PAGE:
Five Recommendations for Fixing Flawed EHRs

By David Lareau, CEO, Medicomp Systems
Twitter: @MedicompSys

Long before Fortune Magazine and Kaiser Health News published “Death By 1,000 Clicks: Where Electronic Health Records Went Wrong”, health IT insiders have recognized that EHRs are flawed and not yielding the quality care improvements and cost savings that futurists forecasted 20 years ago. In fact, rather than enhance patient care, the shortcomings of these systems often compromise patient safety and diminish physician satisfaction.

We’re now in the thick of a blame game battle, with fingers pointing at every stakeholder, including the government, EHR vendors, health systems, and clinicians. Regardless of who’s at fault and how we got here, it’s time for all parties to join forces, quiet the critics, and make the meaningful changes required to make healthcare better.

As we consider the strategic alternatives, I recommend we include these 5 elements:

  1. Empower clinicians. We must provide clinicians with tools that are designed to accommodate – and not hinder – their workflows. The most powerful computer in any treatment room is the clinician’s brain – and it’s essential that we give clinicians the time and mental space to actually think about the patient in front of them, rather than forcing them to sift through pages of electronic data.

We need to revamp existing systems so that clinicians can find all the relevant clinical information on individual patients, at the point-of-care, within a click or two. With ready-access to a patient’s complete record, clinicians are empowered to confidently deliver safe and effective patient care. With more efficient tools, we can help drive greater clinician productivity and eliminate many of the inefficiencies that are fueling clinician burnout.

  1. Implement penalties for data blocking. Without the elimination of data blocking, we cannot successfully bend the cost curve, make healthcare safer, and improve patient outcomes. Clinicians must have access to patients’ complete clinical records, and, if necessary, we must impose stiff financial penalties on vendors and providers who are more concerned about protecting market share than making healthcare safe and efficient.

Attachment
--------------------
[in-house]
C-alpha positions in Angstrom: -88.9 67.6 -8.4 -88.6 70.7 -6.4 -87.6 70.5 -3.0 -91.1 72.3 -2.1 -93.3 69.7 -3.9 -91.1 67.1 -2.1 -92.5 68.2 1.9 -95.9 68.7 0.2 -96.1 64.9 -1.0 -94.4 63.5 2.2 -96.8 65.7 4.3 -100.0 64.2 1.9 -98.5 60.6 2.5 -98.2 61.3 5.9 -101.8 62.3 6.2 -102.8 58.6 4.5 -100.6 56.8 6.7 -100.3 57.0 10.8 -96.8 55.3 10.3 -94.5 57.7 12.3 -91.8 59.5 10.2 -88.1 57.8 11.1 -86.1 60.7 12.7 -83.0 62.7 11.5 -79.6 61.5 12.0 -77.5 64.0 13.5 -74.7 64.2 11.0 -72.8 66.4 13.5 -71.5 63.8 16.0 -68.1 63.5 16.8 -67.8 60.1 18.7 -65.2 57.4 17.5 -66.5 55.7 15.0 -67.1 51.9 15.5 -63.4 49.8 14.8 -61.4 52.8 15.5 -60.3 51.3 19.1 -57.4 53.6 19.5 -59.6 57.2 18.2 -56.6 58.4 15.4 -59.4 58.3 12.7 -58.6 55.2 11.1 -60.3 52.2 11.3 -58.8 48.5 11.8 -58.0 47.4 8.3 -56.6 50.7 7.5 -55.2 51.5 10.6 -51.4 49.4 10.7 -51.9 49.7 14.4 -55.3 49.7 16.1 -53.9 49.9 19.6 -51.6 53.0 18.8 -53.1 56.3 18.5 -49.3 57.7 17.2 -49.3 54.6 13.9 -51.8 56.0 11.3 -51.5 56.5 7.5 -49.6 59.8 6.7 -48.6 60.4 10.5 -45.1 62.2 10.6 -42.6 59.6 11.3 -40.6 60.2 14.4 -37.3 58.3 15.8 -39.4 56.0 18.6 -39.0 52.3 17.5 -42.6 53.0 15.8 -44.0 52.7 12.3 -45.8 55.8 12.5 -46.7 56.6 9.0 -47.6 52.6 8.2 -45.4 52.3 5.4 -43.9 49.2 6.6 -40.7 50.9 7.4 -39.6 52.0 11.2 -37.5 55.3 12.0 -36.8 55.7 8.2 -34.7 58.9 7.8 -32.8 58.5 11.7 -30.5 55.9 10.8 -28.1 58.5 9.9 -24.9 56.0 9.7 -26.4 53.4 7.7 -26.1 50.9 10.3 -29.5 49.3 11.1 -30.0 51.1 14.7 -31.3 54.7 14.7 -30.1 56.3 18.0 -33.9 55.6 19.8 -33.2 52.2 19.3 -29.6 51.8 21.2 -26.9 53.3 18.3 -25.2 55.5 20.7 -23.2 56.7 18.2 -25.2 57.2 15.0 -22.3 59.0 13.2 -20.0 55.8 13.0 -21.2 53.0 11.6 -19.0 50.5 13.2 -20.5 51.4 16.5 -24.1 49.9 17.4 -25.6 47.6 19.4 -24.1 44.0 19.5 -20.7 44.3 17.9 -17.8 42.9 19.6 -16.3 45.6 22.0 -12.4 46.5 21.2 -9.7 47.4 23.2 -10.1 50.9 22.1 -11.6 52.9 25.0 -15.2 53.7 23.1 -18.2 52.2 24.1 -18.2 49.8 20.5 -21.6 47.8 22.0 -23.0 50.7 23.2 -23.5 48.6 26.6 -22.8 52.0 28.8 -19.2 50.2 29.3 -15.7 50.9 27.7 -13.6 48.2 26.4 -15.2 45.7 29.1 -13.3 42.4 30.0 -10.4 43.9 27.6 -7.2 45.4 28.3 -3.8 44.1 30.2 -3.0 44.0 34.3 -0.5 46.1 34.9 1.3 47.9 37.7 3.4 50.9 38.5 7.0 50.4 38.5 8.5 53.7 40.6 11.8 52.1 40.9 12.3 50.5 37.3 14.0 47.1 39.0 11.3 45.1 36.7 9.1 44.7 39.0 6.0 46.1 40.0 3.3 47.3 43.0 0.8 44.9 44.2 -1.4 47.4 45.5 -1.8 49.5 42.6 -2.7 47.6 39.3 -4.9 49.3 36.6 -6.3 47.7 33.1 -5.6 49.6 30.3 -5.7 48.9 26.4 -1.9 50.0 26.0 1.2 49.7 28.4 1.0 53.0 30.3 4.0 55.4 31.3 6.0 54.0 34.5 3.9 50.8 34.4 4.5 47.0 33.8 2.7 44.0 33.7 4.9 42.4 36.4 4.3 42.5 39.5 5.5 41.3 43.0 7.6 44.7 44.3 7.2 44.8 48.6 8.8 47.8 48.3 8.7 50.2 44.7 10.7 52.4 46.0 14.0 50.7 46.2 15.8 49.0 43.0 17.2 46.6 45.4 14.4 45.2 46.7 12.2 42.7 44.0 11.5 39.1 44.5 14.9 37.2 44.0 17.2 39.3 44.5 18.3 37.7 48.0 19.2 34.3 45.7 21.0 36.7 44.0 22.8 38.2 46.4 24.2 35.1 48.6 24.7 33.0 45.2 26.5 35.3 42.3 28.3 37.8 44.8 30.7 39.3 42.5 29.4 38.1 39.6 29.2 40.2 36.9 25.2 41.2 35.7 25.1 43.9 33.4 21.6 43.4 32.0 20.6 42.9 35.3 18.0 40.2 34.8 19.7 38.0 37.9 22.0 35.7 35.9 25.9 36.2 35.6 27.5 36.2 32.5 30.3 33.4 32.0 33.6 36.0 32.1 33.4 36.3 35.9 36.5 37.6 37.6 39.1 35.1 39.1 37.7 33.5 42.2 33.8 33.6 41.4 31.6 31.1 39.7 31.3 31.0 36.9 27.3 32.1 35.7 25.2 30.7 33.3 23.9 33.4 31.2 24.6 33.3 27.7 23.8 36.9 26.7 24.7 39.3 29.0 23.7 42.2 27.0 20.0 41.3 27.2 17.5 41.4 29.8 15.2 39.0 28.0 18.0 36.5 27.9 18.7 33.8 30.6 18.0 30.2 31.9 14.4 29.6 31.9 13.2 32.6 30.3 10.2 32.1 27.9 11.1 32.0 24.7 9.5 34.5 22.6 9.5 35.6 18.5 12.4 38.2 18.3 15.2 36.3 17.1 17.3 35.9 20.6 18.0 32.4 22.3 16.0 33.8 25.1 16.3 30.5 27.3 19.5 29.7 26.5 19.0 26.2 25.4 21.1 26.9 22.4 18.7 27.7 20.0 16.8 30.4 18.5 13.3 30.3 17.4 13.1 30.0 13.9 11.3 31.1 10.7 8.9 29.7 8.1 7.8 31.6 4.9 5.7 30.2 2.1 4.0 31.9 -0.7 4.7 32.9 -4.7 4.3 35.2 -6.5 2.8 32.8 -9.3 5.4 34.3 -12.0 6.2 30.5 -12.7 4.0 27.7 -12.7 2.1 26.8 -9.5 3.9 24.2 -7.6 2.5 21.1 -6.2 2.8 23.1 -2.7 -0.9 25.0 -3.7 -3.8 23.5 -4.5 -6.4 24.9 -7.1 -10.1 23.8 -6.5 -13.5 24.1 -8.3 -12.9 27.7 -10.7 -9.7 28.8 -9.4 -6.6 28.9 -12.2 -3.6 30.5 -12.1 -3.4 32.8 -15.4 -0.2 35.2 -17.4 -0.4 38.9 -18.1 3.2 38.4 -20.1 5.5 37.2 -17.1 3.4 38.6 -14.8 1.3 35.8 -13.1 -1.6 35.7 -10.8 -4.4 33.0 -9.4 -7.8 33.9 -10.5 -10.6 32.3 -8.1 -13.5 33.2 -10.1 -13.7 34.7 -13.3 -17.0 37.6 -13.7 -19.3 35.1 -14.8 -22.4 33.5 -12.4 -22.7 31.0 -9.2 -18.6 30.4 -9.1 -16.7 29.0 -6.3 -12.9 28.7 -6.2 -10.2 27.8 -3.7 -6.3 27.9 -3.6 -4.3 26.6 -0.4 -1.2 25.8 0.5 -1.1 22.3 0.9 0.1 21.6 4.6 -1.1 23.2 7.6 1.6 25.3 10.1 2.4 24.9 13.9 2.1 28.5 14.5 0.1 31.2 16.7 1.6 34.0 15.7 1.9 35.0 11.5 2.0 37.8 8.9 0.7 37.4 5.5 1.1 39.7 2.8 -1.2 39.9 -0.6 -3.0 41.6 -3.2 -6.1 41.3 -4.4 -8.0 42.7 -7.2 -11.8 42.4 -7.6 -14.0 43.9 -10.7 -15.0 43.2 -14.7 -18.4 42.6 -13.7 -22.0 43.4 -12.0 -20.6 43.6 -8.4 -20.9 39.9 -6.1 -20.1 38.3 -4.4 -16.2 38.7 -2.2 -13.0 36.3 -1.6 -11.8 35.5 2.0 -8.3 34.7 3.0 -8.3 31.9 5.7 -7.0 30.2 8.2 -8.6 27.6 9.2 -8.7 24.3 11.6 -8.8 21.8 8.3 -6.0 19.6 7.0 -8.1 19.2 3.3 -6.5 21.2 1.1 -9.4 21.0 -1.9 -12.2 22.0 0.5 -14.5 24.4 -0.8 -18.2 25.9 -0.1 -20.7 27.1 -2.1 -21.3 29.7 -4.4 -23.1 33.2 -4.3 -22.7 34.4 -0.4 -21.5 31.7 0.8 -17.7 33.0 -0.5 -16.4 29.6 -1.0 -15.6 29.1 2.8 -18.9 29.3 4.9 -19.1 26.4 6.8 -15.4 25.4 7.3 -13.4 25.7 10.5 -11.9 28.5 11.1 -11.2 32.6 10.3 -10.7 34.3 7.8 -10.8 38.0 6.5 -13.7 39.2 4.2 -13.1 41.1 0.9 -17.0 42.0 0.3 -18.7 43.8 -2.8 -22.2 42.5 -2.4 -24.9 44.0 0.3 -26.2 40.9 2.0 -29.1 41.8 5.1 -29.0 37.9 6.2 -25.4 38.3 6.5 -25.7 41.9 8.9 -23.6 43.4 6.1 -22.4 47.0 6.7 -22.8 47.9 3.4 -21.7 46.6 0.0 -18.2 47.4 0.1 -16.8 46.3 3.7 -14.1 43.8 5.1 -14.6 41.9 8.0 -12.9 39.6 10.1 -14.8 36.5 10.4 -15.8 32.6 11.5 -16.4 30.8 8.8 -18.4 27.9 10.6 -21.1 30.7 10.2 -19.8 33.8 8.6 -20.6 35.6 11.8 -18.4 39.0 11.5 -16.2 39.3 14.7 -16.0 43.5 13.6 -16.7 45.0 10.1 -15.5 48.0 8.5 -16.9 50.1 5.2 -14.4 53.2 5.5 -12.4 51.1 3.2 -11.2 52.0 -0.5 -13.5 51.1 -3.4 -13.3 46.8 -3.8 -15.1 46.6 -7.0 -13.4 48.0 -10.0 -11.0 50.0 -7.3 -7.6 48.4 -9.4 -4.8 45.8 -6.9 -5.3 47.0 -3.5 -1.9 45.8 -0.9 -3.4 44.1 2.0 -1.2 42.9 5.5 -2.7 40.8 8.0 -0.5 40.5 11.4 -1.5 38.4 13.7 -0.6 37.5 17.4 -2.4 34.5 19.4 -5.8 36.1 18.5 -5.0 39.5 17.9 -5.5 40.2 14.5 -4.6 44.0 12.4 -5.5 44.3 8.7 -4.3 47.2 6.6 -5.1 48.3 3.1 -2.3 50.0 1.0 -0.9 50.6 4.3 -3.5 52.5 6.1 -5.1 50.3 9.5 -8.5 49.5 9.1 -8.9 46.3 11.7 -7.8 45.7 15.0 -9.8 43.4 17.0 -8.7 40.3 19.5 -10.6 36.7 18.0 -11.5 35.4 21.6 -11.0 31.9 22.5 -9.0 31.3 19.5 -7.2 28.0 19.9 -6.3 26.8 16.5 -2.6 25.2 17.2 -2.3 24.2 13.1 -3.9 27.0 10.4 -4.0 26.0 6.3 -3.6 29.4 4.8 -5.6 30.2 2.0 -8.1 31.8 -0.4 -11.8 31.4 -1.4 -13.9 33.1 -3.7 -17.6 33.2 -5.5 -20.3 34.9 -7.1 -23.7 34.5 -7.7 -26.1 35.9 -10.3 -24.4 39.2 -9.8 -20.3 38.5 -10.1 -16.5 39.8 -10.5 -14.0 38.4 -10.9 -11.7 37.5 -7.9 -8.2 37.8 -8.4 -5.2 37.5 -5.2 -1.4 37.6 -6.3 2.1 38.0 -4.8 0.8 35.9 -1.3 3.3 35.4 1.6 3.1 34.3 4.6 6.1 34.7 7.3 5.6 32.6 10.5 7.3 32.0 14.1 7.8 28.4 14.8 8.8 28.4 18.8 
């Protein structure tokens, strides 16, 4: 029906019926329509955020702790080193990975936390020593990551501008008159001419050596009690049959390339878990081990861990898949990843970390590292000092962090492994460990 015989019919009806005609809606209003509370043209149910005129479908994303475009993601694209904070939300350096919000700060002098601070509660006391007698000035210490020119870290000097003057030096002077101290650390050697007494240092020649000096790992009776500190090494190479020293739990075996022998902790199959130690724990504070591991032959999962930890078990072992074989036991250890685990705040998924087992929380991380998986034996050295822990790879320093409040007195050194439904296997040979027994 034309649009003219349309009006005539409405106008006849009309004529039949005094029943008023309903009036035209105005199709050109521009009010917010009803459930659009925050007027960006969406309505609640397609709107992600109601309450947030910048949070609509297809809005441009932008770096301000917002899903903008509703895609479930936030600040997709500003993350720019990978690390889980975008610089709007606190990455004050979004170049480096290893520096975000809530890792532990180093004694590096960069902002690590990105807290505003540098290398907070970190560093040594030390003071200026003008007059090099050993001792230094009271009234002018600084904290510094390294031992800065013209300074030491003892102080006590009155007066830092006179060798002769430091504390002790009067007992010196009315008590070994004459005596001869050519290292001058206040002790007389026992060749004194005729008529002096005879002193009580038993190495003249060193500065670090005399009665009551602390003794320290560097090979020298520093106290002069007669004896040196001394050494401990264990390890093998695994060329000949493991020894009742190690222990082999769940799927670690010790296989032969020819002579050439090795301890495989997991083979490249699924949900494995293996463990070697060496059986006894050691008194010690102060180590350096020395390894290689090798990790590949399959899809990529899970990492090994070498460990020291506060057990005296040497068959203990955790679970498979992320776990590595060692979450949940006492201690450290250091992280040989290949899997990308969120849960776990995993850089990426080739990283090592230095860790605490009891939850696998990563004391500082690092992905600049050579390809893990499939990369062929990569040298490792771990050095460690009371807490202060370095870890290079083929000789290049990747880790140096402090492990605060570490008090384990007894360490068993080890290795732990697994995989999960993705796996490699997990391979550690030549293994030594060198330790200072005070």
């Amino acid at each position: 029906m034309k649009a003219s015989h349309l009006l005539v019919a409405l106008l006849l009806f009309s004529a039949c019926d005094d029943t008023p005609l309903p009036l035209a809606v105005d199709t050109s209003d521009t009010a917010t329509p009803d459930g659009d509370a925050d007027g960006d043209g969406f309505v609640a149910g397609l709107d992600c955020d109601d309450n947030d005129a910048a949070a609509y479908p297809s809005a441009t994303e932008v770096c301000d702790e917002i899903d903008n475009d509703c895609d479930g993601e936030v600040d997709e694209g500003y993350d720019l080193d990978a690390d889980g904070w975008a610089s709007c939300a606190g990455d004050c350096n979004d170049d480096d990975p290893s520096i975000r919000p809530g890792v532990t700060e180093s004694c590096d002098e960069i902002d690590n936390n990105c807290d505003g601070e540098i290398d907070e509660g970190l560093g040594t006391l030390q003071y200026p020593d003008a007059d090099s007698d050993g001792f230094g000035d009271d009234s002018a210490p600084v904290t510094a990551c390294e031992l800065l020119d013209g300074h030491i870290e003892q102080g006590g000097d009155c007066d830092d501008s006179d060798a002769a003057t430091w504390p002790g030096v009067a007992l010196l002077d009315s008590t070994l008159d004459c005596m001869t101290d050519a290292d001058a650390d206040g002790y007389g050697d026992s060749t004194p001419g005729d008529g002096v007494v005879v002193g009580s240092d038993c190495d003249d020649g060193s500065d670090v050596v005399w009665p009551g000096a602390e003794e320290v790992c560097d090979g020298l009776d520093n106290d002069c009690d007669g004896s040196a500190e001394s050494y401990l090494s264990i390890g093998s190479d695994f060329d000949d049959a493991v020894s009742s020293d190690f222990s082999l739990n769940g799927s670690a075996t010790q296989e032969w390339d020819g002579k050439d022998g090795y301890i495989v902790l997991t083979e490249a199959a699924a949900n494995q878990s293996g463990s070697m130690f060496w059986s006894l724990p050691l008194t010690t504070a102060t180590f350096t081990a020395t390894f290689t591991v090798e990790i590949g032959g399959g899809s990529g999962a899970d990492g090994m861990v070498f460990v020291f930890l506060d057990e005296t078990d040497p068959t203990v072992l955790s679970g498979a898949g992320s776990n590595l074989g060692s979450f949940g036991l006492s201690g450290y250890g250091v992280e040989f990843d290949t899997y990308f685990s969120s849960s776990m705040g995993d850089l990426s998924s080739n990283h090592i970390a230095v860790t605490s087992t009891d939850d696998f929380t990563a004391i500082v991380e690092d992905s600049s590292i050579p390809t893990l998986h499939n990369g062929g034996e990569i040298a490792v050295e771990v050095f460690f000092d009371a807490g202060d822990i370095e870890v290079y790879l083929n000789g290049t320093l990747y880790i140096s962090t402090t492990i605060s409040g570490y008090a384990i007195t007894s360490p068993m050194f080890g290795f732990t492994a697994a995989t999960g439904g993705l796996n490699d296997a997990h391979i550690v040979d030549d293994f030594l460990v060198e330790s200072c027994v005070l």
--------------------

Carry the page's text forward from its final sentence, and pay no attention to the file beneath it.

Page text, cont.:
2. Seek clinician input. We can longer assume that clinicians will adapt to prescribed workflows. Instead, we need to ask clinicians what modifications they need to existing systems to make them more efficient and provide them with the right information at the right time. By incorporating clinicians’ recommendations for system design and workflows, EHRs can be optimized to improve patient care and physician productivity – which will also enhance clinician satisfaction.
  3. Provide customizable workflows. One size does not fit all when it comes to EHR workflows. A specialist, for example, has very different needs than a primary care physician. We need to provide users with flexible designs that support the filtering of information in ways that support an individual physician’s thought processes and deliver the right data for the right patient at the right time.
  4. Take advantage of app-based solutions. Despite the imperfections of EHRs, few health systems have millions of extra dollars to buy replacement systems. Implementing an EHR is not only expensive, but also creates disruption across the organization. Providers wanting to expand the usability of their systems should consider the wide variety of app-based solutions that can now be incorporated into legacy EHRs using established standards such as FHIR. Many of these technologies are designed to fix inefficient workflows that diminish physician productivity. Others focus on organizing existing data so that clinicians can easily access the data they need on demand – even if that data is coming from an outside system. Other app-based solutions enable more complete and accurate documentation to facilitate quality care, correct reporting, and better clinical and financial outcomes.

“Death by 1,000 Clicks” focused a harsh spotlight on the many ways EHRs have failed to live up to their full potential. Now it’s time to move forward, fix the flaws, and deliver solutions that advance the delivery of quality patient care.